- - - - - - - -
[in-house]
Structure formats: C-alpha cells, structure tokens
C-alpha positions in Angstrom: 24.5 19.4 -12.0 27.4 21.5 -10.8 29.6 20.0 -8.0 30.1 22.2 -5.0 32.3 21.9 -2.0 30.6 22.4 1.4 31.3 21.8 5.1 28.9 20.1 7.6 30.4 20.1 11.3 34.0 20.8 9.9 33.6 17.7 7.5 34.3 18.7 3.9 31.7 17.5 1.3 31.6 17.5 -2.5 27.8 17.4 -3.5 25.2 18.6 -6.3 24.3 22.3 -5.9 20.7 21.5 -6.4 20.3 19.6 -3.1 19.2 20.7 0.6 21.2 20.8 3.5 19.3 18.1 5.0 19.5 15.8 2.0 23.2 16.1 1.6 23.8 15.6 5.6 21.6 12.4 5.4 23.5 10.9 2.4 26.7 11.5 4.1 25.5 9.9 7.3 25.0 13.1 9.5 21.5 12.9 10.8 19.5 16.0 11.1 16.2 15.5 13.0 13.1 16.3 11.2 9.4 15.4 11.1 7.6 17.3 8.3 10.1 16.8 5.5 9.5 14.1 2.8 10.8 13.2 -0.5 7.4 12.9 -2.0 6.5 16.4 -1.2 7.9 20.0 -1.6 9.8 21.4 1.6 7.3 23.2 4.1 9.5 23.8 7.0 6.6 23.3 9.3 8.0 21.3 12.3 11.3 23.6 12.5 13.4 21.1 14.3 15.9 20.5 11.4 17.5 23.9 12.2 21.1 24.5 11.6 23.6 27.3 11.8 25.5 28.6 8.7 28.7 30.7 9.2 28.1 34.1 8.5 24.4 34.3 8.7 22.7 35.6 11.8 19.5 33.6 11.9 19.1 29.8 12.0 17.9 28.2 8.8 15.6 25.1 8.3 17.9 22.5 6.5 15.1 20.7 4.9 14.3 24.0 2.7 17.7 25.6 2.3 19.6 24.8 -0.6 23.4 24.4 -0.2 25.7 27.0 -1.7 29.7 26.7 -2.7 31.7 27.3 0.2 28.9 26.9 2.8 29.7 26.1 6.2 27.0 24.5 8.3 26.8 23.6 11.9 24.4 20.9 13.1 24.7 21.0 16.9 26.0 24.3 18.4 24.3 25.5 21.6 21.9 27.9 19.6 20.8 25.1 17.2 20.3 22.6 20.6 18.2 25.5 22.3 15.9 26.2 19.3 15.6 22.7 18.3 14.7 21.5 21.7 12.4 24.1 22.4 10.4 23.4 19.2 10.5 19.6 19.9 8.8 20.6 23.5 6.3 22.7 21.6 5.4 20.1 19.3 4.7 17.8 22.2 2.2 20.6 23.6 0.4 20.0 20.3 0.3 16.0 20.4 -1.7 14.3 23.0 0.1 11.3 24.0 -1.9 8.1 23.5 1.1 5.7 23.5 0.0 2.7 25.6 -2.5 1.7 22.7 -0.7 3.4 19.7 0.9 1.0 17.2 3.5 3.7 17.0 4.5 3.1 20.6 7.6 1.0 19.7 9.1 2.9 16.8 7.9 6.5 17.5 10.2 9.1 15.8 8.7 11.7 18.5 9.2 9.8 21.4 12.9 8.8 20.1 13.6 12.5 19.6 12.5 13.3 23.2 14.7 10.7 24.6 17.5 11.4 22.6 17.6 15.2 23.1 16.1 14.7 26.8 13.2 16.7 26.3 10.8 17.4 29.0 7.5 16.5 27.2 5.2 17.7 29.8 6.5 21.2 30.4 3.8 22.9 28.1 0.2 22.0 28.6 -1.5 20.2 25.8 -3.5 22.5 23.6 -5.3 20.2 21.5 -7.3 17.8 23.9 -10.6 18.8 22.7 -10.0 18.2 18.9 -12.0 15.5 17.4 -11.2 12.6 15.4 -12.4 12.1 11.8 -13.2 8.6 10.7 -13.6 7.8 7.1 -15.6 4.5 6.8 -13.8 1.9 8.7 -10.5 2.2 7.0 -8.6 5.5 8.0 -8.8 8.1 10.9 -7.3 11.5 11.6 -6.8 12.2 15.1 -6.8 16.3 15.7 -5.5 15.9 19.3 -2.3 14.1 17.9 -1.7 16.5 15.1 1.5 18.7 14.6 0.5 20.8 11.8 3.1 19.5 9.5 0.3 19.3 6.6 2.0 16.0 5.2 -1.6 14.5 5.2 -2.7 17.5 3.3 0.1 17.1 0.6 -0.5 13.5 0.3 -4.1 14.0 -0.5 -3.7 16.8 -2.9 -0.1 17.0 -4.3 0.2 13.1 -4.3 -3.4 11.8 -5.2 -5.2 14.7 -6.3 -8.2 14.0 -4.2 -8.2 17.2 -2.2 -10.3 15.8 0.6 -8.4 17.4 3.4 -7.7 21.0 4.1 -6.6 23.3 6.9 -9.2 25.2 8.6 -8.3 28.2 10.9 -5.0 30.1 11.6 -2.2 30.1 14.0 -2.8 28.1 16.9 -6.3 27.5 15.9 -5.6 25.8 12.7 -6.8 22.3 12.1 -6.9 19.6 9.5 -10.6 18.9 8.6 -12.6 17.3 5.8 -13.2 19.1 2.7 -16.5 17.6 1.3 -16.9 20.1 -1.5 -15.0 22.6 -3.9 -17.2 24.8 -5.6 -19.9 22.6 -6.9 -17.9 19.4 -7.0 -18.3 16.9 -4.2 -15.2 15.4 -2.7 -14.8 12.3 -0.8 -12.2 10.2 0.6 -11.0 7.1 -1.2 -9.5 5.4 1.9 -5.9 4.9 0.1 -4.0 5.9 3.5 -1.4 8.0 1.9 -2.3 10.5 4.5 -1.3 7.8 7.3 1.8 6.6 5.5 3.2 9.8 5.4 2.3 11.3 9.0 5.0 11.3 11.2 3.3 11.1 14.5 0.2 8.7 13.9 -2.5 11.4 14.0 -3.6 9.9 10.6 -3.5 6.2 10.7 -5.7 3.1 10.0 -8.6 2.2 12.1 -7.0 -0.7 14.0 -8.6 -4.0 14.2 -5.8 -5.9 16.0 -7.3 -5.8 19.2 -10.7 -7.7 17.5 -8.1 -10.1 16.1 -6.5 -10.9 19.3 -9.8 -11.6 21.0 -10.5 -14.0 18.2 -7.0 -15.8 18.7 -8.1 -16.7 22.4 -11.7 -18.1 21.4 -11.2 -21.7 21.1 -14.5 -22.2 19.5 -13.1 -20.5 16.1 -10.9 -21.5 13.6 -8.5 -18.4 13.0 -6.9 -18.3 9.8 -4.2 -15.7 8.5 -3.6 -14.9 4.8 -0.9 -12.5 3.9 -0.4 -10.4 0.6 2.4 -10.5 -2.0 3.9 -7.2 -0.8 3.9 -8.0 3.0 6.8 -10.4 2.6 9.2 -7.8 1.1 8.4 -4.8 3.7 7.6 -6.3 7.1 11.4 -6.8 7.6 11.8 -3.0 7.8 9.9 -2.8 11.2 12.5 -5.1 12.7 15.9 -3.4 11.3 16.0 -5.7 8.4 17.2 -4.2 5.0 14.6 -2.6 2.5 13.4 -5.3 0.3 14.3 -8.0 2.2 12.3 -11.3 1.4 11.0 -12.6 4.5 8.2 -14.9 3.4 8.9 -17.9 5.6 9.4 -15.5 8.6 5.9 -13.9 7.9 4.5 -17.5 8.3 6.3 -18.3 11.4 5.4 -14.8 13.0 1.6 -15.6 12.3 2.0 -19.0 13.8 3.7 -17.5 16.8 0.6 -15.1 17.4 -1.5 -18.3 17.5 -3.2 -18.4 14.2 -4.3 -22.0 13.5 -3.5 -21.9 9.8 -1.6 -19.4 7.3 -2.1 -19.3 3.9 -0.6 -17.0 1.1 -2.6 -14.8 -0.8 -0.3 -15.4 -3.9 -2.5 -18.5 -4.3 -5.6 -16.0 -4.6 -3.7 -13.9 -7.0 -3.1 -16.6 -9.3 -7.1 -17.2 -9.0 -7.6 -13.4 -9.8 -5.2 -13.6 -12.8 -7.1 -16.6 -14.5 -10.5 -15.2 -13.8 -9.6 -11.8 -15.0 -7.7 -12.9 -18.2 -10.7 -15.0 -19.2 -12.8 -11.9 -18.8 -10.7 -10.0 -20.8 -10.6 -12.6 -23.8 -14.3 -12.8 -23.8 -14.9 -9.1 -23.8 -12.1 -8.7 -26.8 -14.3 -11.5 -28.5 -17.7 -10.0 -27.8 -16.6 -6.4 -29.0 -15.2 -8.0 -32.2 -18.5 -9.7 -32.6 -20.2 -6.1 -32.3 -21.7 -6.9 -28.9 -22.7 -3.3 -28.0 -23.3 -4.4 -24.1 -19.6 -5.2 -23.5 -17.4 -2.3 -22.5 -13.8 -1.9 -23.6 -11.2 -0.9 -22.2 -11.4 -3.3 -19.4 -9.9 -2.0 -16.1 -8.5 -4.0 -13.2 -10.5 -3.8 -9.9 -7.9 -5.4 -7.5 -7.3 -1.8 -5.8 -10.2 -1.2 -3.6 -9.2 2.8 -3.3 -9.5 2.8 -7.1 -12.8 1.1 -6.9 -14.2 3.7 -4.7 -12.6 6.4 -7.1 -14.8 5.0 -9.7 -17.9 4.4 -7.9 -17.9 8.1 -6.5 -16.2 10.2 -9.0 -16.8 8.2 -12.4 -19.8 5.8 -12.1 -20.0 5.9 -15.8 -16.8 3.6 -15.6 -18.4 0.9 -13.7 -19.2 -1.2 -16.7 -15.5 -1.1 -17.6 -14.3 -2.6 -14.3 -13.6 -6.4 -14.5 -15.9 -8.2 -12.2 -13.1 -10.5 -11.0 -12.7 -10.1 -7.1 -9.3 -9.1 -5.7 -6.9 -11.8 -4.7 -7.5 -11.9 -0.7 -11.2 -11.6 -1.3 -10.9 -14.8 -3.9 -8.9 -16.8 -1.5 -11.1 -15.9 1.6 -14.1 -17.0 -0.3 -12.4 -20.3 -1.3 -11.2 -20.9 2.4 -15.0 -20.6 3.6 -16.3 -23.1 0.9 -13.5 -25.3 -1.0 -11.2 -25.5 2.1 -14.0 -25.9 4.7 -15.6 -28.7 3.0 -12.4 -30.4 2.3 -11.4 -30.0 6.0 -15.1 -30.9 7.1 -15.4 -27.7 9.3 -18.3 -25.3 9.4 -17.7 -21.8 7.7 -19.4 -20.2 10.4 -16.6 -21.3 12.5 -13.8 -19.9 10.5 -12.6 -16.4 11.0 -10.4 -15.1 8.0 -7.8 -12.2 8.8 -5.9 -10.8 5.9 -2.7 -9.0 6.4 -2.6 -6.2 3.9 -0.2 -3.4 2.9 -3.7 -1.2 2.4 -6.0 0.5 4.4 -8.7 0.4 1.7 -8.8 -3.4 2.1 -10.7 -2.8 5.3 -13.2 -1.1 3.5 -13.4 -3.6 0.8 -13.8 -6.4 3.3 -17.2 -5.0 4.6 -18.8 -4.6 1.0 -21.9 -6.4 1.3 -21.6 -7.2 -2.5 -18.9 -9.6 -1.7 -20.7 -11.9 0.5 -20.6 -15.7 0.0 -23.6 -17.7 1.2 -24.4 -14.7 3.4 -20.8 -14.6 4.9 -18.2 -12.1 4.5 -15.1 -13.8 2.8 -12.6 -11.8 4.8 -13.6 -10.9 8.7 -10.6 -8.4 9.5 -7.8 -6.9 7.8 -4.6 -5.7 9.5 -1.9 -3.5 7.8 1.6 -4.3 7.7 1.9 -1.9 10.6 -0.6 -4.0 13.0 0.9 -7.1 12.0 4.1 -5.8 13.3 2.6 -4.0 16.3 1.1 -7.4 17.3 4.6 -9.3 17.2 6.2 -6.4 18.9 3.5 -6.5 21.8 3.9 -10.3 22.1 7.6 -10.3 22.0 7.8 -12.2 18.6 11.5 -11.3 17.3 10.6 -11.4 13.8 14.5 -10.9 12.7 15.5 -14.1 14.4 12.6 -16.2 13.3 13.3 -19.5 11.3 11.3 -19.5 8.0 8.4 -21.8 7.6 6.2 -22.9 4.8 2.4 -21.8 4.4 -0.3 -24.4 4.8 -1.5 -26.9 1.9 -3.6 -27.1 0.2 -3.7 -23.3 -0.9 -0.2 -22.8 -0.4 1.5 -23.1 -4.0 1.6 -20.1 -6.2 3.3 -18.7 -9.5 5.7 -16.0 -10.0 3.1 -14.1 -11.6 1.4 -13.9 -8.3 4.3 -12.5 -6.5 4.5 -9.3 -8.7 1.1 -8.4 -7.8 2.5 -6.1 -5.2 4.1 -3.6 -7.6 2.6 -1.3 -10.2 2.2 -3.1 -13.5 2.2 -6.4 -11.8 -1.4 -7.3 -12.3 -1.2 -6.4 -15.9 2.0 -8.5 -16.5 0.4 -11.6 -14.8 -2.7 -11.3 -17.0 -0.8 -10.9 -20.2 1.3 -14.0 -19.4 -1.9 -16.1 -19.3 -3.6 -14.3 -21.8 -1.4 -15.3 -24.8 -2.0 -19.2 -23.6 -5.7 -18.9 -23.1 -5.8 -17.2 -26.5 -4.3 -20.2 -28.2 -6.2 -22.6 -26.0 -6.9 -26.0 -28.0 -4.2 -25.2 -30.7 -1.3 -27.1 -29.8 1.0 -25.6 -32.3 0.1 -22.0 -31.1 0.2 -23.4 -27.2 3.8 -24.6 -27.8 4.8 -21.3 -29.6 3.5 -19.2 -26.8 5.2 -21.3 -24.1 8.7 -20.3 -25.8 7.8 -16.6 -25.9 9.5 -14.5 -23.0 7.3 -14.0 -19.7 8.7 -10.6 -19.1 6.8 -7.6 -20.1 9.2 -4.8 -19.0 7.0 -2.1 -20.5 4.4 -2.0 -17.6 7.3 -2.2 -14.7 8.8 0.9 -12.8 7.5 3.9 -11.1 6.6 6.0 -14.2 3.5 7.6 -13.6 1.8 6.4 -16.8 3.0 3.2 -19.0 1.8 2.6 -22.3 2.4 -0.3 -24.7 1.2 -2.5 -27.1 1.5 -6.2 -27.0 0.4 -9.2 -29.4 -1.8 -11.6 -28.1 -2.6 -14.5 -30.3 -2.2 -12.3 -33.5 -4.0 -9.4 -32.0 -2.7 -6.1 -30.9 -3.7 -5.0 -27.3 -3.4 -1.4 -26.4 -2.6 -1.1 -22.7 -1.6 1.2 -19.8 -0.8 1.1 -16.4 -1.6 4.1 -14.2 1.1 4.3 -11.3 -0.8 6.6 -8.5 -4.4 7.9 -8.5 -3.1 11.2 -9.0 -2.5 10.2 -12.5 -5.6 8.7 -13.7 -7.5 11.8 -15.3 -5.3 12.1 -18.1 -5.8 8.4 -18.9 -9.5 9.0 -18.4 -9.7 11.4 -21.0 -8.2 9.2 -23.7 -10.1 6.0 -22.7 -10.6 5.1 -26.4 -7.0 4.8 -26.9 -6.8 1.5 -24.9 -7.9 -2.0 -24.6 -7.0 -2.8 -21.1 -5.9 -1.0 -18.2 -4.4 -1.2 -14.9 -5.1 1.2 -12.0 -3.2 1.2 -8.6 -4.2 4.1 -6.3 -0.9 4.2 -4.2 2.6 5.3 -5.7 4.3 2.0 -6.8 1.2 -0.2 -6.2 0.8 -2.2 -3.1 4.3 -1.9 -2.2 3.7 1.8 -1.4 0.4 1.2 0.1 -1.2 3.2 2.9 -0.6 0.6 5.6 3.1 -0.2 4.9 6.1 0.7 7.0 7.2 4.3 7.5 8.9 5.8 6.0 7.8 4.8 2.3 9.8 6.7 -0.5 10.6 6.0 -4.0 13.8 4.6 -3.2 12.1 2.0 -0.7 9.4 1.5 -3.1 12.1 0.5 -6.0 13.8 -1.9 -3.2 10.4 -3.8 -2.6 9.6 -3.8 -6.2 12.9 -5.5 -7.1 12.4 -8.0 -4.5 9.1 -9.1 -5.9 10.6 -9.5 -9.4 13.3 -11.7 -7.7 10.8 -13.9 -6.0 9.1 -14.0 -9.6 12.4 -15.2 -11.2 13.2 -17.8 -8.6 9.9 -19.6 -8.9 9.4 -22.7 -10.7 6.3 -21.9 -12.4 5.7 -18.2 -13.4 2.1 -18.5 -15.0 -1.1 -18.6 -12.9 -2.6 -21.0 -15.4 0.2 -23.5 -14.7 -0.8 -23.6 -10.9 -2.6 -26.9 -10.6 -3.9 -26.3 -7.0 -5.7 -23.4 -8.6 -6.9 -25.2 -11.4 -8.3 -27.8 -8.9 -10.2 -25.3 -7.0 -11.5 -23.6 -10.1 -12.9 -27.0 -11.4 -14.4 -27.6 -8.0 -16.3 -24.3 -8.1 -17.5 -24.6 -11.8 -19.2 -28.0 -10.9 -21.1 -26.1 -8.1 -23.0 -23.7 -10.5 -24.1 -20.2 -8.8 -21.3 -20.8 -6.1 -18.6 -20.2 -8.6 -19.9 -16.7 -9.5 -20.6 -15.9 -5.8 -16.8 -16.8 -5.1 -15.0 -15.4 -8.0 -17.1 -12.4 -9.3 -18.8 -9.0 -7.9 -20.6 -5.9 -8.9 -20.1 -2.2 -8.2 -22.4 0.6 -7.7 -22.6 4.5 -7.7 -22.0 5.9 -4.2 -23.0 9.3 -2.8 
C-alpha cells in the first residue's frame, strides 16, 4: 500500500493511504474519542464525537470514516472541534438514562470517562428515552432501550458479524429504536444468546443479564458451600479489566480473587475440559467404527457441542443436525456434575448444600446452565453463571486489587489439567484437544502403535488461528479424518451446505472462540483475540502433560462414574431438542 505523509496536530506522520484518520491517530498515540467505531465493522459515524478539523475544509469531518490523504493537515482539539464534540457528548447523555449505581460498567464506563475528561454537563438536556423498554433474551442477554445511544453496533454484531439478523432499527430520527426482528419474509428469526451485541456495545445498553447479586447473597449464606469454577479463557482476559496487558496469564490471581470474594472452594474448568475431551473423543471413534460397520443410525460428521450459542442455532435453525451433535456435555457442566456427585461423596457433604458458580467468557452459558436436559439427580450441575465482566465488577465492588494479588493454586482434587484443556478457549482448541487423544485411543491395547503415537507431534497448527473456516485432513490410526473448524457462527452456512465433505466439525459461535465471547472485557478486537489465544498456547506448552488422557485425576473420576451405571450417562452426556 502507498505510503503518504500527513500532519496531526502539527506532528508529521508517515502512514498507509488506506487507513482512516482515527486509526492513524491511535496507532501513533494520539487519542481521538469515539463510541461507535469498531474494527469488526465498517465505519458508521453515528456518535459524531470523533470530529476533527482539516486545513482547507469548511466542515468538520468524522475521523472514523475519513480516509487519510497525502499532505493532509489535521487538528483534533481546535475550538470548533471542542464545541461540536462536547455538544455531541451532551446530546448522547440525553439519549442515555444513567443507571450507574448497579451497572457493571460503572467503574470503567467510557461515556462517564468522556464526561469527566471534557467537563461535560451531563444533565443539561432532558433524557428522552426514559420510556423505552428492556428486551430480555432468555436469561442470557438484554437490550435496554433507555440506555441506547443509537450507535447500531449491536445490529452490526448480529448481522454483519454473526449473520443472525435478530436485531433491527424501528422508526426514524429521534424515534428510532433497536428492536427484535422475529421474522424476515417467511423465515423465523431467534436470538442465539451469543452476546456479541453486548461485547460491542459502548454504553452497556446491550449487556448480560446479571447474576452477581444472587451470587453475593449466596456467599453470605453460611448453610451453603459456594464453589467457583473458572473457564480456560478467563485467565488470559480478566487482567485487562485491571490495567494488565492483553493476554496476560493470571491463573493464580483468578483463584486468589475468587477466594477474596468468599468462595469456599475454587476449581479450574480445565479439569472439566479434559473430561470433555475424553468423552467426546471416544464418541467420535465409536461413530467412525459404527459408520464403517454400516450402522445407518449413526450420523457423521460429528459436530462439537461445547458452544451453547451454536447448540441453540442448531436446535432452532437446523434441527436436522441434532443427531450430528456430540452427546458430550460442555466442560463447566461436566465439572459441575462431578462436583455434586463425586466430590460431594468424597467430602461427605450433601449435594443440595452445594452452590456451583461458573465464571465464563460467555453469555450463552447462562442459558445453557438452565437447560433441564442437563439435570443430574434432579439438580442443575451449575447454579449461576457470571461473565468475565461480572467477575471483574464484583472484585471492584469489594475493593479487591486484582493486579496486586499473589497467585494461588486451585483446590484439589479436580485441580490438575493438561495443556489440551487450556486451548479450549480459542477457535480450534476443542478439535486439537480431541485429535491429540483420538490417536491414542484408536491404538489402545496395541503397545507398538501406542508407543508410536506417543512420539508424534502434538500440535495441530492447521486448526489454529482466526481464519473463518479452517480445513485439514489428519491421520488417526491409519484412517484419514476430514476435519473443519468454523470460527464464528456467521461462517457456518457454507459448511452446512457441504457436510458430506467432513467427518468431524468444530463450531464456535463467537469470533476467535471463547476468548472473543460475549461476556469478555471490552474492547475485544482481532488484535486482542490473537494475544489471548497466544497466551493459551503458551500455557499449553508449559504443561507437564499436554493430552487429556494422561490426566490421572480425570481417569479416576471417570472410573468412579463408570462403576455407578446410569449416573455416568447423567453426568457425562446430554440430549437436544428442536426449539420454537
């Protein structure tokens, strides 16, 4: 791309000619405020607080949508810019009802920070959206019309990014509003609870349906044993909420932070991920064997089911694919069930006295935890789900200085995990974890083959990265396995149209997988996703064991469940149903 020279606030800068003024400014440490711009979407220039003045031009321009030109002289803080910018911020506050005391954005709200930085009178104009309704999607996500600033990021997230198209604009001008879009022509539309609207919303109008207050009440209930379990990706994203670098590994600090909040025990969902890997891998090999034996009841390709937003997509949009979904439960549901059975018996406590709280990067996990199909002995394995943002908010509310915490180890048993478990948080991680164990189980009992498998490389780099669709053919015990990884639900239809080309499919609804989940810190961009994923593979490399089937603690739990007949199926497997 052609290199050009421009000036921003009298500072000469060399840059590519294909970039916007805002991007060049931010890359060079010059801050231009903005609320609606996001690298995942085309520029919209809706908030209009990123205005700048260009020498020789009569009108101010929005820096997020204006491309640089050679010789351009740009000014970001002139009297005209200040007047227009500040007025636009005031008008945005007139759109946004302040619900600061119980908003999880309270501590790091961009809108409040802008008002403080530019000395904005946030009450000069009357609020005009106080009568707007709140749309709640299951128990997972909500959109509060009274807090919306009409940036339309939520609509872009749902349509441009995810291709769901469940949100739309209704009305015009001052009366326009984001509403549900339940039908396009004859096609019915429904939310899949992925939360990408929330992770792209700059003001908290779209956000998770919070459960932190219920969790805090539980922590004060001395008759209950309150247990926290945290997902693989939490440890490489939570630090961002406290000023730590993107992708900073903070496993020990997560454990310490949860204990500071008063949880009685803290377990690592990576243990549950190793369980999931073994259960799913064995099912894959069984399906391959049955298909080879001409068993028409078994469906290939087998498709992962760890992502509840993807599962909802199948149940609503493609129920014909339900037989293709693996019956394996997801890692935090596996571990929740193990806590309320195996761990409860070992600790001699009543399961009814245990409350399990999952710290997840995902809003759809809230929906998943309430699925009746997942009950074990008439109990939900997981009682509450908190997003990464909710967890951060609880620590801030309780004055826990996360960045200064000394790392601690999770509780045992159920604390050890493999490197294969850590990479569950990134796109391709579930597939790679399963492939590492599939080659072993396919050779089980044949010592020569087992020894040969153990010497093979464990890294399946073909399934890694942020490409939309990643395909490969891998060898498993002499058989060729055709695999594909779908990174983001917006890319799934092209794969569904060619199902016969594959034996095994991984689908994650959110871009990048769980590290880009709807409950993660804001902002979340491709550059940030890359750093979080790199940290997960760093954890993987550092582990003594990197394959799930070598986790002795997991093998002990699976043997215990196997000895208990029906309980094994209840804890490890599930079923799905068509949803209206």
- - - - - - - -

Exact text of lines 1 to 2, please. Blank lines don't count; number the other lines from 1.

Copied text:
[in-house]
Structure formats: C-alpha cells, structure tokens